Crackdown in Beijing: “Using Twitter is more dangerous than street demonstrations”
By Oiwan Lam
Authorities in Beijing have launched a nationwide crackdown on mainland Chinese Twitter users.
The December 5 release of 42 testimonies collected by China Change, a Chinese human rights advocacy site, details the ordeals of hundreds of Twitter users who have been detained and interrogated by national security police officers since September 2018. In most cases, police have asked — if not forced — these users to delete their posts or accounts.
Although Twitter is blocked in mainland China, many netizens use circumvention tools, such as VPNs (virtual private networks) to visit the social media platform, get in touch with friends or access uncensored information and news.
In 2016, there were an estimated 10 million Twitter users in mainland China. A majority of the users used the site as a news-gathering tool, and refrained from making comments, but some were outspoken, actively making critical comments when retweeting news to their friends.
Mainland Chinese authorities have arrested Twitter users in the past, but there was no clear pattern or evidence of a strategic crackdown. Incidents were sporadic and random, like the 2012 arrest of a mainland Chinese Twitter user who made a joke about the collapse of the Hall of the People’s Congress.
The current crackdown is a new and more worrisome development. It is happening nationwide and is not restricted to a specific online incident or act. The number of Twitter users who have been directly threatened is estimated to be in the hundreds or even more.
According to a report from Radio Free Asia, cybersecurity authorities have detained and interrogated dissenting Twitter users from all over the China including Beijing, Chongqing, Guangdong, Shandong, Fujiang, Hubei and other provinces. Some have been placed on administrative detention for 10 days. One user who refused to cooperate with cybersecurity officers was arrested and may soon face prosecution.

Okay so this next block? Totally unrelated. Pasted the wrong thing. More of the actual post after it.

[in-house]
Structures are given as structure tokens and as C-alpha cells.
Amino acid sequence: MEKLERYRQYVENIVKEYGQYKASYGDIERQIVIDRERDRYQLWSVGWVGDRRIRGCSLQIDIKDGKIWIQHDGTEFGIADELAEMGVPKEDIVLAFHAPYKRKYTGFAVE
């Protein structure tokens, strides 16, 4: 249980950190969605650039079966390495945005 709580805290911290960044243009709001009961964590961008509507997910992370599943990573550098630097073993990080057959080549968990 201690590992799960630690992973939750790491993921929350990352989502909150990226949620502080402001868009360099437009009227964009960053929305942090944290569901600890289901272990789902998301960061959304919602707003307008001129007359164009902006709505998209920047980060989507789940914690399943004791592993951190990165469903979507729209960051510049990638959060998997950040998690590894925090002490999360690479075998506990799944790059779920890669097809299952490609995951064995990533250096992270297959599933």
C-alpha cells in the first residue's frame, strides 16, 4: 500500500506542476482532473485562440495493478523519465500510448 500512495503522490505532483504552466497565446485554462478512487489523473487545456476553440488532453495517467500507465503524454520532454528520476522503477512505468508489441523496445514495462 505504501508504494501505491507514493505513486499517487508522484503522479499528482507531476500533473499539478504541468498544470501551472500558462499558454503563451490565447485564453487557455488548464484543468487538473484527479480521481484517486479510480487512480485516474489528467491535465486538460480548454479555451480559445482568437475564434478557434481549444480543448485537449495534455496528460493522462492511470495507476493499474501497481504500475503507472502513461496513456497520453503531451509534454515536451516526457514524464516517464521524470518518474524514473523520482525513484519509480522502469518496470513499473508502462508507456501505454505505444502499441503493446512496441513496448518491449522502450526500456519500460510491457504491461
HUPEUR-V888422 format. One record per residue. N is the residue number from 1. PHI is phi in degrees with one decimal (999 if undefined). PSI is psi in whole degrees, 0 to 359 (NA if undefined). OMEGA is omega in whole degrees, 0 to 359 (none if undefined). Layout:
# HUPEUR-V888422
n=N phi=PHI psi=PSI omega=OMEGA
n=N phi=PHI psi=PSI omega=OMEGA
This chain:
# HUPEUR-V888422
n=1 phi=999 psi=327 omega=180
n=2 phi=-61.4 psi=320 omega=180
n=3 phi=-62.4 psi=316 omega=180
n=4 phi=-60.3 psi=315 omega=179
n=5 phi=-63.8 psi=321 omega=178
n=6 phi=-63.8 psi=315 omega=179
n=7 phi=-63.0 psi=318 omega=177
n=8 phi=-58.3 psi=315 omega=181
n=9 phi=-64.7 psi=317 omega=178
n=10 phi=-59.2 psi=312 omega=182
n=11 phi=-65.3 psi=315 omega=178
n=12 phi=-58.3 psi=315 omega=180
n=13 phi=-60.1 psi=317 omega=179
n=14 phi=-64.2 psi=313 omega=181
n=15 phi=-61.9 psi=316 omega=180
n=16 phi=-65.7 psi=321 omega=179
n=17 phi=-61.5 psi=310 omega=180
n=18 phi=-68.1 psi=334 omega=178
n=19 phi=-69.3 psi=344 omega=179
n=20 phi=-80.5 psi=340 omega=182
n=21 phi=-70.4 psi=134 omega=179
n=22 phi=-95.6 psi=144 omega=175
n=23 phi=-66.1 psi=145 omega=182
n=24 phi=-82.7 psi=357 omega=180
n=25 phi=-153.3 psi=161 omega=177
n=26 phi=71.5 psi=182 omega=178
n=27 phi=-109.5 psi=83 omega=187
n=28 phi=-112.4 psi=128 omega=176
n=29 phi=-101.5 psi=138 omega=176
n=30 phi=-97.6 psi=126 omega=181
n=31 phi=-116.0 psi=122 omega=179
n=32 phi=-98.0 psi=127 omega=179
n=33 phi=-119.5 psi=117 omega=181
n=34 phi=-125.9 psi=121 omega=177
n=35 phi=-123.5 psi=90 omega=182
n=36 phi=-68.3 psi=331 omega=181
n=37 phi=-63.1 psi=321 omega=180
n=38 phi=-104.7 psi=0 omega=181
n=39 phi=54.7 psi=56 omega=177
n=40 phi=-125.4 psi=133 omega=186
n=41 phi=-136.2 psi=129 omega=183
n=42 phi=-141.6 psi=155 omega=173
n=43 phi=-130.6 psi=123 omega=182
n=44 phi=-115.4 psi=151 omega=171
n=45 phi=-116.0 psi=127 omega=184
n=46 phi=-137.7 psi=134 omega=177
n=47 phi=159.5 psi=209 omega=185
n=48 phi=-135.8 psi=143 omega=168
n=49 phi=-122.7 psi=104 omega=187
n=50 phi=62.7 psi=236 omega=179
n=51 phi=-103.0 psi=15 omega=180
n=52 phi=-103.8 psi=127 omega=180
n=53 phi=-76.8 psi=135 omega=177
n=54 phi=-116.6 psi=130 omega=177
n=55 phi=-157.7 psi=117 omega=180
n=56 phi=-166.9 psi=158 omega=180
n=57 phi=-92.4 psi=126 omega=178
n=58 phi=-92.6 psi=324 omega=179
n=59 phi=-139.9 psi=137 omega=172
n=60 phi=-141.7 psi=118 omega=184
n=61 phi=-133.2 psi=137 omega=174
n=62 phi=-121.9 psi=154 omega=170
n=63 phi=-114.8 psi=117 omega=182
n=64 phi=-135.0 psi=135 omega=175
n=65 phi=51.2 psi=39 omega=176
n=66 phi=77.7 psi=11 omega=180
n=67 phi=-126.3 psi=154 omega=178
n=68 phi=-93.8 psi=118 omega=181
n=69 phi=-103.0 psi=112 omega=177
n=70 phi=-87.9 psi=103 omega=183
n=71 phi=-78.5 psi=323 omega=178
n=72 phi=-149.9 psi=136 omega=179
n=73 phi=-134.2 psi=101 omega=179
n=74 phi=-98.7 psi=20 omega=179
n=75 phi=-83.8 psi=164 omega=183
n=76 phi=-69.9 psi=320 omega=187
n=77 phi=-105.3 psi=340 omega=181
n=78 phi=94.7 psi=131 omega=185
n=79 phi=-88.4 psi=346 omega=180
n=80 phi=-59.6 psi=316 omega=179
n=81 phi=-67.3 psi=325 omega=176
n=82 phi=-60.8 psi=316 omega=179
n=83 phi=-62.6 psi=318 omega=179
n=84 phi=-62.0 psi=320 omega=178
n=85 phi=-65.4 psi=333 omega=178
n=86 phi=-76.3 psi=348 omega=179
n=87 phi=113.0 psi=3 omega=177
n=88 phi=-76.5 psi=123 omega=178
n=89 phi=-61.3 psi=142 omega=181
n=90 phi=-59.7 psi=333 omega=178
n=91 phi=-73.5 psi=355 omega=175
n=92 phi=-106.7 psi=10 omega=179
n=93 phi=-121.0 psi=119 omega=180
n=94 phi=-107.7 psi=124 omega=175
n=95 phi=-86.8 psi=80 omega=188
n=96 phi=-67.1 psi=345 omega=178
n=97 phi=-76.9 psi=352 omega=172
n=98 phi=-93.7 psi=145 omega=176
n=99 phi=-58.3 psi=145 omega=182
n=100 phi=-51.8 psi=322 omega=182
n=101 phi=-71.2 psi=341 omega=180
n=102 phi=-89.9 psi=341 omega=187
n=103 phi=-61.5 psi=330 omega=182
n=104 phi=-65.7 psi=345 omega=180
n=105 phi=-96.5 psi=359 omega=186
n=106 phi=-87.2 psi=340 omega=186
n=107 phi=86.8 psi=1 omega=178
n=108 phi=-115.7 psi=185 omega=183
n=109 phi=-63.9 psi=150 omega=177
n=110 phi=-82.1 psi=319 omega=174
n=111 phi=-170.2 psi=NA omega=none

There is no official information about the Twitter crackdown. But the documentation efforts of China Change have allowed us to read testimonies of arrested Twitter users and their friends, providing an overview of the latest social media crackdown in the country.
Crackdown on ‘political rumors’
Twitter user @Xybaiyun2018 was arrested by some 30 domestic security officers on October 31. He was then beaten and detained for 10 days. The police found his Twitter password and deleted all of his content. During the interrogation, the police officers said that reposting of “political rumors” was illegal. They emphasized @Xybaiyun2018’s retweeting of posts by Guo Wengui, an exiled Chinese billionaire accused of corruption, who fled to the United States in 2014 and is known tweeting allegations of corruption within the Chinese Communist party.
@Xybaiyun2018 asserted that all his tweets had not violated China’s anti-rumor law, which dictates that any message containing a “rumor” and shared more than 500 times can be subject to prosecution. The law says that any piece of information that does not come from official government channels can be considered a rumor.